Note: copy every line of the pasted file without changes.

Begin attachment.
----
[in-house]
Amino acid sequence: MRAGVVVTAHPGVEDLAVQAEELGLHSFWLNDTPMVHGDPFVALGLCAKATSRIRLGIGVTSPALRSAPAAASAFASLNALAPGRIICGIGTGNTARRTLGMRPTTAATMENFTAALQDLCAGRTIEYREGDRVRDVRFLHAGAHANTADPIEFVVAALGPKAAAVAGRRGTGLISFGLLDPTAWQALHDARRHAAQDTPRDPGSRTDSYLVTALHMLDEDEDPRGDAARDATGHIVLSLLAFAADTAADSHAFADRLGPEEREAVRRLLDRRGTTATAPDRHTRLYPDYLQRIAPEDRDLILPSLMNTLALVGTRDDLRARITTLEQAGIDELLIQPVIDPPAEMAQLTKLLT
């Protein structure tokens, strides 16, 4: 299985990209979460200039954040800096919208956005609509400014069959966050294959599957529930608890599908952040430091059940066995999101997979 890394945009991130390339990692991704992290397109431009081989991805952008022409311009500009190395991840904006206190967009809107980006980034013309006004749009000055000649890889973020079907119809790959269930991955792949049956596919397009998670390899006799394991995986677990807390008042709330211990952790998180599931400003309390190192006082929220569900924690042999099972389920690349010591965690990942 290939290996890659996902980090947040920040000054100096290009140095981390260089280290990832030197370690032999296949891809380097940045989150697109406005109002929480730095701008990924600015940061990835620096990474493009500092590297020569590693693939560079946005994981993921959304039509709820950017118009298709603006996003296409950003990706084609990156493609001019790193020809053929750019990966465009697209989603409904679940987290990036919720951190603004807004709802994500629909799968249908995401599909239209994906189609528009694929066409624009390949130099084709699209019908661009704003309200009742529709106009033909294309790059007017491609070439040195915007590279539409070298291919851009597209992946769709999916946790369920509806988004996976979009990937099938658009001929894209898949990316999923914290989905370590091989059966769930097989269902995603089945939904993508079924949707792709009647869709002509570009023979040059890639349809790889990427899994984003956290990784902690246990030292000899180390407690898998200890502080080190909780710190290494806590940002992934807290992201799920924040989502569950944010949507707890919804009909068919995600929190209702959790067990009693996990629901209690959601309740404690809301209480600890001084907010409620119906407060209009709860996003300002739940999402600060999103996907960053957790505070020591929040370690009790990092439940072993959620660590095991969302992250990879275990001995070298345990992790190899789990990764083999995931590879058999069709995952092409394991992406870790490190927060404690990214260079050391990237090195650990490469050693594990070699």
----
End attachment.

[in-house]
Amino acid sequence: MRAGVVVTAHPGVEDLAVQAEELGLHSFWLNDTPMVHGDPFVALGLCAKATSRIRLGIGVTSPALRSAPAAASAFASLNALAPGRIICGIGTGNTARRTLGMRPTTAATMENFTAALQDLCAGRTIEYREGDRVRDVRFLHAGAHANTADPIEFVVAALGPKAAAVAGRRGTGLISFGLLDPTAWQALHDARRHAAQDTPRDPGSRTDSYLVTALHMLDEDEDPRGDAARDATGHIVLSLLAFAADTAADSHAFADRLGPEEREAVRRLLDRRGTTATAPDRHTRLYPDYLQRIAPEDRDLILPSLMNTLALVGTRDDLRARITTLEQAGIDELLIQPVIDPPAEMAQLTKLLT
């Protein structure tokens, strides 16, 4: 299985990209979460200039954040800096919208956005609509400014069959966050294959599957529930608890599908952040430091059940066995999101997979 890394945009991130390339990692991704992290397109431009081989991805952008022409311009500009190395991840904006206190967009809107980006980034013309006004749009000055000649890889973020079907119809790959269930991955792949049956596919397009998670390899006799394991995986677990807390008042709330211990952790998180599931400003309390190192006082929220569900924690042999099972389920690349010591965690990942 290939290996890659996902980090947040920040000054100096290009140095981390260089280290990832030197370690032999296949891809380097940045989150697109406005109002929480730095701008990924600015940061990835620096990474493009500092590297020569590693693939560079946005994981993921959304039509709820950017118009298709603006996003296409950003990706084609990156493609001019790193020809053929750019990966465009697209989603409904679940987290990036919720951190603004807004709802994500629909799968249908995401599909239209994906189609528009694929066409624009390949130099084709699209019908661009704003309200009742529709106009033909294309790059007017491609070439040195915007590279539409070298291919851009597209992946769709999916946790369920509806988004996976979009990937099938658009001929894209898949990316999923914290989905370590091989059966769930097989269902995603089945939904993508079924949707792709009647869709002509570009023979040059890639349809790889990427899994984003956290990784902690246990030292000899180390407690898998200890502080080190909780710190290494806590940002992934807290992201799920924040989502569950944010949507707890919804009909068919995600929190209702959790067990009693996990629901209690959601309740404690809301209480600890001084907010409620119906407060209009709860996003300002739940999402600060999103996907960053957790505070020591929040370690009790990092439940072993959620660590095991969302992250990879275990001995070298345990992790190899789990990764083999995931590879058999069709995952092409394991992406870790490190927060404690990214260079050391990237090195650990490469050693594990070699």